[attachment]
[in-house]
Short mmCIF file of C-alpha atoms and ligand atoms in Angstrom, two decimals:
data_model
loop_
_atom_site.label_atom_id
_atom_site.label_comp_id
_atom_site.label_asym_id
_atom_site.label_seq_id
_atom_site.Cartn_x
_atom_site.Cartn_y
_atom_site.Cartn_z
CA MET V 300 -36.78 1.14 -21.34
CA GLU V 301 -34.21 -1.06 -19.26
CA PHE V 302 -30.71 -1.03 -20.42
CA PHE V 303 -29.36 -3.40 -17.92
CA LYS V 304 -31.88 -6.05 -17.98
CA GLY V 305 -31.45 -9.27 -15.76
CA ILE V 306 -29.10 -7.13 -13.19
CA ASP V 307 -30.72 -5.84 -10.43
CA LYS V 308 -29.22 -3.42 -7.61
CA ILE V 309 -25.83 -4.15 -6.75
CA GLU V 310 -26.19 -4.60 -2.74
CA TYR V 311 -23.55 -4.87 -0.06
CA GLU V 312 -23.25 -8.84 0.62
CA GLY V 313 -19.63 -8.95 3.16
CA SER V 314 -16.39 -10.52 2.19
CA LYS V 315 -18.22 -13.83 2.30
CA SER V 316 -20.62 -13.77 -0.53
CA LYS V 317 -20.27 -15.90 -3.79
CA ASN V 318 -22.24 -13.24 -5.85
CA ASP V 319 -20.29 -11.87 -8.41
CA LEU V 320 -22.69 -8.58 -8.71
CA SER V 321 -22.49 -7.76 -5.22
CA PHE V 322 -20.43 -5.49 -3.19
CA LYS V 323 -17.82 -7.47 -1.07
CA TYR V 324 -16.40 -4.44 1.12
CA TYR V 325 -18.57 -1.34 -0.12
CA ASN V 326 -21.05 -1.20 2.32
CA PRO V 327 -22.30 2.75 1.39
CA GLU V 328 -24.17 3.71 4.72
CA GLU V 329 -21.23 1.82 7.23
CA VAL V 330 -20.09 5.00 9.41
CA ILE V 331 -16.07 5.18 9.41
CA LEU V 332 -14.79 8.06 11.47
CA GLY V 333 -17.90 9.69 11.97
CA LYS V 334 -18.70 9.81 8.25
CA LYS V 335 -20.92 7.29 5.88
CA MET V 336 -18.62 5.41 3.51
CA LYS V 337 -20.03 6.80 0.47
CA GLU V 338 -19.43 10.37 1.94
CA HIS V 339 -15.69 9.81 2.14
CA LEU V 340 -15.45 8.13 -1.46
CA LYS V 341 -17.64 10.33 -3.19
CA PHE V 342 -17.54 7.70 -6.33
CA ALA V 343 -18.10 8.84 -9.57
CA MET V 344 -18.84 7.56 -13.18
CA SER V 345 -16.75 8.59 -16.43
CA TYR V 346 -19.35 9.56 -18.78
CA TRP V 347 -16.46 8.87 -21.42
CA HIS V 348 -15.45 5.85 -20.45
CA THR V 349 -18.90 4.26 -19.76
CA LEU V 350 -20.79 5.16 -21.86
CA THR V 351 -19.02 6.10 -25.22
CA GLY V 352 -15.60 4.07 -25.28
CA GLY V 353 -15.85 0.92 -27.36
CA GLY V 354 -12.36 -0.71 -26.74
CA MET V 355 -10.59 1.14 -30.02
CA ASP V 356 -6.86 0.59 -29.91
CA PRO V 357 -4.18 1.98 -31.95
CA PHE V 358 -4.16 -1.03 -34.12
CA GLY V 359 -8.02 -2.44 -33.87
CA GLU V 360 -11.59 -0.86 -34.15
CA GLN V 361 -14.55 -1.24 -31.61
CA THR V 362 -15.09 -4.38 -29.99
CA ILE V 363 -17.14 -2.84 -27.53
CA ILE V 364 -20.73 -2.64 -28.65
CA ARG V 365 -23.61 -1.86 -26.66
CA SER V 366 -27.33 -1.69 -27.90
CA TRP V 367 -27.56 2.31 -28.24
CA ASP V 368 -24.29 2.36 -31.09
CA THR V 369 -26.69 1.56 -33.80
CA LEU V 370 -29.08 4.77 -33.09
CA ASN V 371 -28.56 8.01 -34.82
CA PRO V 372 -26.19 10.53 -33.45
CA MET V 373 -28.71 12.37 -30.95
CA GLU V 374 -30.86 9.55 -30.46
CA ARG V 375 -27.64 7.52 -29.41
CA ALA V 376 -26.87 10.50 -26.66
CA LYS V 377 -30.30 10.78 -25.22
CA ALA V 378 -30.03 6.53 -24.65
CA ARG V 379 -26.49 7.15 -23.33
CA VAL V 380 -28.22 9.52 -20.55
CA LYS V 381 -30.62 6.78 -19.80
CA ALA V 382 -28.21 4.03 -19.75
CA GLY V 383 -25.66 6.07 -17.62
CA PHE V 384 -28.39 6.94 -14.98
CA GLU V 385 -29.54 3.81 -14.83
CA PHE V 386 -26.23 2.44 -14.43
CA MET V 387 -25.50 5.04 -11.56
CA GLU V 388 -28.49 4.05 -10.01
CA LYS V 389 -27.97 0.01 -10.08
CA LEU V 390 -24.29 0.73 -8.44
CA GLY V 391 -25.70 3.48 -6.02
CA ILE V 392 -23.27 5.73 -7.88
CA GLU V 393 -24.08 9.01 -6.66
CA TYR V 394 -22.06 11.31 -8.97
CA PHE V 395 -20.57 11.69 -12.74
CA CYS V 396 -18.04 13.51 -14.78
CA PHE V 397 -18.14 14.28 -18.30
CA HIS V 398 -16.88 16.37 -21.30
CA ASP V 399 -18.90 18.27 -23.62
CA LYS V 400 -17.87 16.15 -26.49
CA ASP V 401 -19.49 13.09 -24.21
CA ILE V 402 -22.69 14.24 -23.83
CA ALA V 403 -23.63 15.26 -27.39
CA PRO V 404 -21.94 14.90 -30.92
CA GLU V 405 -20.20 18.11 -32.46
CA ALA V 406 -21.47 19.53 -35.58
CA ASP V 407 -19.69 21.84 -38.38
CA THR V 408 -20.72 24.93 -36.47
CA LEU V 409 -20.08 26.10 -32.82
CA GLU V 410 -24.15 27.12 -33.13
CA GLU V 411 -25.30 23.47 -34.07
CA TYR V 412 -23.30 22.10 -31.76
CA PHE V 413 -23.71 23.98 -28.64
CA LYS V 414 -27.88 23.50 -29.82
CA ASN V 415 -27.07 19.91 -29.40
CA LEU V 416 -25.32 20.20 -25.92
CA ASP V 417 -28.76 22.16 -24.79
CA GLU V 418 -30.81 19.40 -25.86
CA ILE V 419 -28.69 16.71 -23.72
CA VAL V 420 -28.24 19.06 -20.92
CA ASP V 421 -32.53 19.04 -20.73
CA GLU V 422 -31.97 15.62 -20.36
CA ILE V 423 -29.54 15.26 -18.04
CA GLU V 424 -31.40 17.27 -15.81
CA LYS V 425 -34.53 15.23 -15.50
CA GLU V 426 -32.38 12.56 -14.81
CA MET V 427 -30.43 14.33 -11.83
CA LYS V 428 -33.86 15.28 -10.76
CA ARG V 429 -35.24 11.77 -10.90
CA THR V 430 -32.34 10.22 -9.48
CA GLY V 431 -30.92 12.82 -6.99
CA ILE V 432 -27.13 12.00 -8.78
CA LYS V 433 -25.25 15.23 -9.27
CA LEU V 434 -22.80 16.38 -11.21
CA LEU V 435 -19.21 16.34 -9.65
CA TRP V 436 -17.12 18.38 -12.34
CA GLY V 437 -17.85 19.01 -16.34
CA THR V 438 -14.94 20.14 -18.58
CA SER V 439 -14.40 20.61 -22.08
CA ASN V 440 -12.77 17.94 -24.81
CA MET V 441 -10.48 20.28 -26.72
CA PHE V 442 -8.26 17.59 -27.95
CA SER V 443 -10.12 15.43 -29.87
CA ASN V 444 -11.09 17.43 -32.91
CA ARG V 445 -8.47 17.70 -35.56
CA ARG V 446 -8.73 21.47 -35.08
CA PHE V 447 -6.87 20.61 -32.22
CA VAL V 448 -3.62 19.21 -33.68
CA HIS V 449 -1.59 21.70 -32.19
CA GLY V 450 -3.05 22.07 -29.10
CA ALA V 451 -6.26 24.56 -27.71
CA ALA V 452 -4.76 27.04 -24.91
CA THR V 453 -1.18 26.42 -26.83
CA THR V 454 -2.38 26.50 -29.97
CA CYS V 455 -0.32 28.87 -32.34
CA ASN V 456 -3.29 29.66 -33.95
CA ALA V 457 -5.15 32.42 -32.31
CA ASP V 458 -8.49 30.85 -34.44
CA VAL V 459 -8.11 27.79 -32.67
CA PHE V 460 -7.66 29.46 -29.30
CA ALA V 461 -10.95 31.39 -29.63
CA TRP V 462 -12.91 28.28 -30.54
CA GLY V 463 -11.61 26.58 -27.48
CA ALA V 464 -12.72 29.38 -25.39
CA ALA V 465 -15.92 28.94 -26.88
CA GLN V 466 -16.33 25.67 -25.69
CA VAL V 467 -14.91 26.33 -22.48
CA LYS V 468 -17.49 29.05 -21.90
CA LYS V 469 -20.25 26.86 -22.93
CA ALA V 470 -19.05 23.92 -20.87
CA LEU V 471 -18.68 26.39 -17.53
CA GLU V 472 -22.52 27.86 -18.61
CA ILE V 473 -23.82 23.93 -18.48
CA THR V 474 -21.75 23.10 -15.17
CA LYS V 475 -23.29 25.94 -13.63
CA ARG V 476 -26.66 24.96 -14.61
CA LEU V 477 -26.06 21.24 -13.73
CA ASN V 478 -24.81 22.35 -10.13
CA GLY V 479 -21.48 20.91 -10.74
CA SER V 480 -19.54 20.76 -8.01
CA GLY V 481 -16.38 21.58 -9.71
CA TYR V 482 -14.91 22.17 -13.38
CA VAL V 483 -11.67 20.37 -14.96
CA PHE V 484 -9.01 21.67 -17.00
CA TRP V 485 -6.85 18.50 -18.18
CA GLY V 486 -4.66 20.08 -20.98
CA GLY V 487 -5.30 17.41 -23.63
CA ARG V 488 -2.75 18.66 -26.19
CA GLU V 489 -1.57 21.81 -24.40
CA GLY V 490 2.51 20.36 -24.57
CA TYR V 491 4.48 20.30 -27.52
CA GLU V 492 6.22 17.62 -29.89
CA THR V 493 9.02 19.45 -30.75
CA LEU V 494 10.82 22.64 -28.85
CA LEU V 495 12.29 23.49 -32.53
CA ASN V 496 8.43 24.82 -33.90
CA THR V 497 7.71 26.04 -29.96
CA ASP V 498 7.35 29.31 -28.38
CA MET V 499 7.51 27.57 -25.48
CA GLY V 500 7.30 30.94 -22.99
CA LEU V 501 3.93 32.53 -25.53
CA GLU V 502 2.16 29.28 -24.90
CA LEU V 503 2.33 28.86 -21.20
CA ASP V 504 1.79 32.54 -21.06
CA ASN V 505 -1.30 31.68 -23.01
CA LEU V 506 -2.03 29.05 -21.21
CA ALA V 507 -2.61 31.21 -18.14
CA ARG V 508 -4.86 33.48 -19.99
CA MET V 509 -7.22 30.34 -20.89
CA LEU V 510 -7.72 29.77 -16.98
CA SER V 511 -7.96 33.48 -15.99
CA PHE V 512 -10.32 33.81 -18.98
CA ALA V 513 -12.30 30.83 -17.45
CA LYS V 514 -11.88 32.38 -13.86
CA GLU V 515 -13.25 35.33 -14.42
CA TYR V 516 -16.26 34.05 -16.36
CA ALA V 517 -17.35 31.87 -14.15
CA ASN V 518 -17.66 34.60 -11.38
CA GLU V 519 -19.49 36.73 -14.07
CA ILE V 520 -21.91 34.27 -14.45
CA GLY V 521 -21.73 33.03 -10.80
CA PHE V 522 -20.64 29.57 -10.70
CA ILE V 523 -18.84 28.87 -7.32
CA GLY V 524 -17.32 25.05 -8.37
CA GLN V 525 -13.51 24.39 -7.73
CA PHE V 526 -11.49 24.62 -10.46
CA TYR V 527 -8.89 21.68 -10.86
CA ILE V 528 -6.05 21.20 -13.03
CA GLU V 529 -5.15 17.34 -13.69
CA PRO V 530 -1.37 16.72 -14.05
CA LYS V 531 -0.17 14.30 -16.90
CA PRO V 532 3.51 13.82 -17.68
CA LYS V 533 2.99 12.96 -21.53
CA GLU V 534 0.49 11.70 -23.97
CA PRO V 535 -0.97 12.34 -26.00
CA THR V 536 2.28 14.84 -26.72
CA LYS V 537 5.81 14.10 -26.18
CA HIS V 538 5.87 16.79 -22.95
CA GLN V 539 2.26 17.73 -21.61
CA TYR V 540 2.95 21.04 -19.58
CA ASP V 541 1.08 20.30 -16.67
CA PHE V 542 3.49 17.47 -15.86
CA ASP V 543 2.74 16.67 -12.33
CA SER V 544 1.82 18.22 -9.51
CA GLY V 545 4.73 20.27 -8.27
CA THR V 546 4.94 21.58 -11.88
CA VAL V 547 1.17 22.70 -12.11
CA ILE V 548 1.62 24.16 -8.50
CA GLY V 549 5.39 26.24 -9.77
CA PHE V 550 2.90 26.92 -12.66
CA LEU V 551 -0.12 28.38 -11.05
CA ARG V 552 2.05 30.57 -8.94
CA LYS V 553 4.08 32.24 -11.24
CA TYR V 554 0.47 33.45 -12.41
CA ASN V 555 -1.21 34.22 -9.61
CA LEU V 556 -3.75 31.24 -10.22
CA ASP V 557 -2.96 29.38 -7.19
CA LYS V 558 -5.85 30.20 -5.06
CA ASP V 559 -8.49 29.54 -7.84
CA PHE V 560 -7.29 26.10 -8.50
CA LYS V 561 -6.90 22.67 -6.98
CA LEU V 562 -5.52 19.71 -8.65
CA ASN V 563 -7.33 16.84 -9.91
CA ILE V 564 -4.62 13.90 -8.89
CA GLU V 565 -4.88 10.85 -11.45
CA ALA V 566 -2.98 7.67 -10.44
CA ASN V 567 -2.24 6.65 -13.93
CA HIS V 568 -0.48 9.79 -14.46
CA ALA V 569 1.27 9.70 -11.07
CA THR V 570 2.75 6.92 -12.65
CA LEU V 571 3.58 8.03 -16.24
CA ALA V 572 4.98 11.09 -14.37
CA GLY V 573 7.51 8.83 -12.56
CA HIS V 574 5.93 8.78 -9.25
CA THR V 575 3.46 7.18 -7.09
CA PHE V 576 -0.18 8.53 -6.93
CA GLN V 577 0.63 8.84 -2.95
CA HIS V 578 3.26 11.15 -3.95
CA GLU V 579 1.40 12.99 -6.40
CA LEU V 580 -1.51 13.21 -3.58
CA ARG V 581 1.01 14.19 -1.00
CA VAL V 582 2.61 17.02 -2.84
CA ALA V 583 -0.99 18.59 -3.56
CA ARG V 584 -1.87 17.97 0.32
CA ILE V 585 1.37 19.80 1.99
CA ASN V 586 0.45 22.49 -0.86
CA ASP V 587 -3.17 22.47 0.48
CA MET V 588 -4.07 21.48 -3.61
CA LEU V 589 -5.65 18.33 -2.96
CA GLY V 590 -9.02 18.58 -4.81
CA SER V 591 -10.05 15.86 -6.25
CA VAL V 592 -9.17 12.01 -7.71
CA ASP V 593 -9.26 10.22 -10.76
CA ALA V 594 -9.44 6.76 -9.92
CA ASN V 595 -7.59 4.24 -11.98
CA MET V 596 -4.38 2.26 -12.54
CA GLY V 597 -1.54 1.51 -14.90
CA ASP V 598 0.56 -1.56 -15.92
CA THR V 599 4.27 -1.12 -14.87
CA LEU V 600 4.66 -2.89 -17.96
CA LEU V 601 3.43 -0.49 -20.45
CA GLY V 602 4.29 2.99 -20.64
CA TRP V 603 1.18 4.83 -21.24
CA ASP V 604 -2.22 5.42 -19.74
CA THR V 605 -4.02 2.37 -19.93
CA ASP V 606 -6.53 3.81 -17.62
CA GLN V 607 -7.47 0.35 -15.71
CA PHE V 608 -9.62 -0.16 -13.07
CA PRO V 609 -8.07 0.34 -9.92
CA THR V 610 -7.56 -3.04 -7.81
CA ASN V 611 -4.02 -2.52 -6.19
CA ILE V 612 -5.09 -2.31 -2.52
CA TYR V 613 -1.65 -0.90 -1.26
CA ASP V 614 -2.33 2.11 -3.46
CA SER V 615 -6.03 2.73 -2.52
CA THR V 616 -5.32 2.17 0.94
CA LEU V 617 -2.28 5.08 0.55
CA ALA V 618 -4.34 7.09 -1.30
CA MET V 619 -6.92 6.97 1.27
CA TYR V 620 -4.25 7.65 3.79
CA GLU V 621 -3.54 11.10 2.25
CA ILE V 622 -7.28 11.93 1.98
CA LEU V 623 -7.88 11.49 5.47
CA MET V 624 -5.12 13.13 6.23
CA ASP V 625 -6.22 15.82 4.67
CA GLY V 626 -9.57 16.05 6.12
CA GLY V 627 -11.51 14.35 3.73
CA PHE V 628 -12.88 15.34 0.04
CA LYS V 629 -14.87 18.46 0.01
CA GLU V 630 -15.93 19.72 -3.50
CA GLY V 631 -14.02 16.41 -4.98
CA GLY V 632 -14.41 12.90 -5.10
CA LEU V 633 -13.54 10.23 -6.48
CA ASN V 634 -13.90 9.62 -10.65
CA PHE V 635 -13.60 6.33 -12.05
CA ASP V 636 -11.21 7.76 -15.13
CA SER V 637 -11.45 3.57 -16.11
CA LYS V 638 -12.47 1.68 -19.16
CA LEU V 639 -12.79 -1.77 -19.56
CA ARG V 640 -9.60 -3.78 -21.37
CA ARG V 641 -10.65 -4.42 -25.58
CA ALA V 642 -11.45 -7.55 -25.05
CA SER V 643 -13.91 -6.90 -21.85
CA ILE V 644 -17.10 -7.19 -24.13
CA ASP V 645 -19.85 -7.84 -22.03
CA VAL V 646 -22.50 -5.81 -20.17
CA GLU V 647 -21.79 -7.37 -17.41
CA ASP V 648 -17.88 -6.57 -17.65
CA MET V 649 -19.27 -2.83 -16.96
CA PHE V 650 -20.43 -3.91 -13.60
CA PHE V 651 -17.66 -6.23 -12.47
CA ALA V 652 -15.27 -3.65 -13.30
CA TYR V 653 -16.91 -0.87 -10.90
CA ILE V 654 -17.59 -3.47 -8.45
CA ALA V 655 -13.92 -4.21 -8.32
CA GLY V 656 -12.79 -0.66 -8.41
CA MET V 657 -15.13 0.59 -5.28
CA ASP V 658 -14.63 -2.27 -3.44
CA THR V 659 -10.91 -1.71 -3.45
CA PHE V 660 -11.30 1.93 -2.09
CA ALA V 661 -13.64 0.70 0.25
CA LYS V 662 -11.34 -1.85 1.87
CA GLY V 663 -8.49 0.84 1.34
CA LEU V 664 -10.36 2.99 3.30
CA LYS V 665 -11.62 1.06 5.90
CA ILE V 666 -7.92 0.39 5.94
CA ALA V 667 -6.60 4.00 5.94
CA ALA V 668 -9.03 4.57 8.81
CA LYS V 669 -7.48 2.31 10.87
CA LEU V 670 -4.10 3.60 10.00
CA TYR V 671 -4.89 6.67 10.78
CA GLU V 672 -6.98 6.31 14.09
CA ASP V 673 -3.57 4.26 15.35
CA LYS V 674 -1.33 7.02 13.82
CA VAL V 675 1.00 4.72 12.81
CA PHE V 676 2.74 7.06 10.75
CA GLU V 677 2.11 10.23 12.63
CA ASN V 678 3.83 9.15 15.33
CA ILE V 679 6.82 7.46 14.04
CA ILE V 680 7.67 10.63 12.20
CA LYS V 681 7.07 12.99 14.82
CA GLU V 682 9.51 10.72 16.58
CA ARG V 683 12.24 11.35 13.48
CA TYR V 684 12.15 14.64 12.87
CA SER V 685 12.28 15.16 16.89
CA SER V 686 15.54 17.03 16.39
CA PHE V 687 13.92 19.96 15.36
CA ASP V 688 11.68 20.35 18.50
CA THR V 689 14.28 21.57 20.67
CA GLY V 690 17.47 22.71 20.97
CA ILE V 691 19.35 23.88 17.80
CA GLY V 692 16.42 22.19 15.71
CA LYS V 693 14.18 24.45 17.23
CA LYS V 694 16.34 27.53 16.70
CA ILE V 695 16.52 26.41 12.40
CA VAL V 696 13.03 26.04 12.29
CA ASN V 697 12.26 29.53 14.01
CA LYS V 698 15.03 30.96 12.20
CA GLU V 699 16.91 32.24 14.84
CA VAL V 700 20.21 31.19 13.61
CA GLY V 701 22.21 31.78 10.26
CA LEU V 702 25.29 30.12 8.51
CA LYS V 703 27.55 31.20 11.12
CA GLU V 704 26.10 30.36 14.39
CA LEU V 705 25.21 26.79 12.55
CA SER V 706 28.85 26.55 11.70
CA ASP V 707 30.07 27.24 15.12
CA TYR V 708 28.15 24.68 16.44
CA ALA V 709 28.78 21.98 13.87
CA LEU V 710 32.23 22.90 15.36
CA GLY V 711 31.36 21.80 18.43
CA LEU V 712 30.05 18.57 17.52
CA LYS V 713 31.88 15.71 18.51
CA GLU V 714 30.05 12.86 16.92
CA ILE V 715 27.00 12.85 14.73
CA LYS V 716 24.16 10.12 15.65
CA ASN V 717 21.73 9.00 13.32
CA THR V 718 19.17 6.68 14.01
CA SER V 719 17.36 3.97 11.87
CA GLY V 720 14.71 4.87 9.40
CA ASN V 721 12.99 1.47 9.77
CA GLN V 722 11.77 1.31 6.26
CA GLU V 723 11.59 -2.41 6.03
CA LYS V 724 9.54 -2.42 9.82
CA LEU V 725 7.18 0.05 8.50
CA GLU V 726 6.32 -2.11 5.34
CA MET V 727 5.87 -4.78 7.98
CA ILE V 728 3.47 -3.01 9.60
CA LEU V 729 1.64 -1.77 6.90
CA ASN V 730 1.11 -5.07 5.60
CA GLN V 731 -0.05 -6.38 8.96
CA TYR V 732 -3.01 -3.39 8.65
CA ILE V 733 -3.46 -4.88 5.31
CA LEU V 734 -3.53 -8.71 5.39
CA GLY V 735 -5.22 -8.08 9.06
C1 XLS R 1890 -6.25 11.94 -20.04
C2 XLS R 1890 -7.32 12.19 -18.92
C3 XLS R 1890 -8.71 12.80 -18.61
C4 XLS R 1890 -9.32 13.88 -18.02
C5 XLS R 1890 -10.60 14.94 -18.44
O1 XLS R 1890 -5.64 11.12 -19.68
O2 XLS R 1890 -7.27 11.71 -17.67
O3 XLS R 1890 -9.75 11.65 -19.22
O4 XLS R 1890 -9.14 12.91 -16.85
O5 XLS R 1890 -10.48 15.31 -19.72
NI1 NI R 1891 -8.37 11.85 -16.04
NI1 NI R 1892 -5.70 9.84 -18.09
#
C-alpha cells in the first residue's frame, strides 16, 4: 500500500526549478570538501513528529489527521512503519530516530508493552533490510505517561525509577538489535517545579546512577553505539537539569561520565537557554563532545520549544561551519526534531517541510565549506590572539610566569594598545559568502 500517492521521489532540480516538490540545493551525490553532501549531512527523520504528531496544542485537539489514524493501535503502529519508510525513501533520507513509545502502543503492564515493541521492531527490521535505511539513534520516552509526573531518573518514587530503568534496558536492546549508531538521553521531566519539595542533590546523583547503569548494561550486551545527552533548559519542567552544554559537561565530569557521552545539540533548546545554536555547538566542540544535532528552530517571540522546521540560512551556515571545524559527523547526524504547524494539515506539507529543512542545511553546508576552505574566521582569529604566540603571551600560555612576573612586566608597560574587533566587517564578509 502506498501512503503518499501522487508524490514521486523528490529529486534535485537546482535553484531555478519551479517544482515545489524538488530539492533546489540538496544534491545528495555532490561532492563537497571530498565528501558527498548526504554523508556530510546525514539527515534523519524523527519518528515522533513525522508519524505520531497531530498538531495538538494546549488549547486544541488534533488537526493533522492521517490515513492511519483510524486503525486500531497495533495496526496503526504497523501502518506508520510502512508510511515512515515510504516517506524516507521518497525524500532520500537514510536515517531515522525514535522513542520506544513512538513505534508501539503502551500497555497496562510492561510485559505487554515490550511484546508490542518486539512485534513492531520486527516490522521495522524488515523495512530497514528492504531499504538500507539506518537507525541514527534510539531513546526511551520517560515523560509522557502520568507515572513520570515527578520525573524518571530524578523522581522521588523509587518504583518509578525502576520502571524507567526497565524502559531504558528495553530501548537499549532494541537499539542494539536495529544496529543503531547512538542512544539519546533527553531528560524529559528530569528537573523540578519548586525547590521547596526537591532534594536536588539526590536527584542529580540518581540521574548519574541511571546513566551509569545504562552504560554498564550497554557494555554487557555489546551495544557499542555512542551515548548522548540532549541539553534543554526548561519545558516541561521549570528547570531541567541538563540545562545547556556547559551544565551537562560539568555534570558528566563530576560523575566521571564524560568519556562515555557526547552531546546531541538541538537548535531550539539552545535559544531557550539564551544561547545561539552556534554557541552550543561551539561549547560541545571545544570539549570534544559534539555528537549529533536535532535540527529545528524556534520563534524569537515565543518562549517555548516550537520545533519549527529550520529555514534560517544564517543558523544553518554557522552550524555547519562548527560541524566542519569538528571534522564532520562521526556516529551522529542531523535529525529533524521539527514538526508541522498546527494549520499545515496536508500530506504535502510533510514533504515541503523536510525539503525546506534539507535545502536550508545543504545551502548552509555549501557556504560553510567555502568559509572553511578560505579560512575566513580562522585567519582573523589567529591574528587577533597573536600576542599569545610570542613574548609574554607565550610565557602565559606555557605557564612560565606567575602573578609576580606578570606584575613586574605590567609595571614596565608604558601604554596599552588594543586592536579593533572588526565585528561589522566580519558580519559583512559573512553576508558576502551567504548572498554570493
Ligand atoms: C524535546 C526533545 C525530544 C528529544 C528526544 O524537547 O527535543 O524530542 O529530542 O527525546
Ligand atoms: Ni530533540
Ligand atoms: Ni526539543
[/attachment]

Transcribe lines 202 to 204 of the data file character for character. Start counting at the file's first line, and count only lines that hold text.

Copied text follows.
CA GLY V 490 2.51 20.36 -24.57
CA TYR V 491 4.48 20.30 -27.52
CA GLU V 492 6.22 17.62 -29.89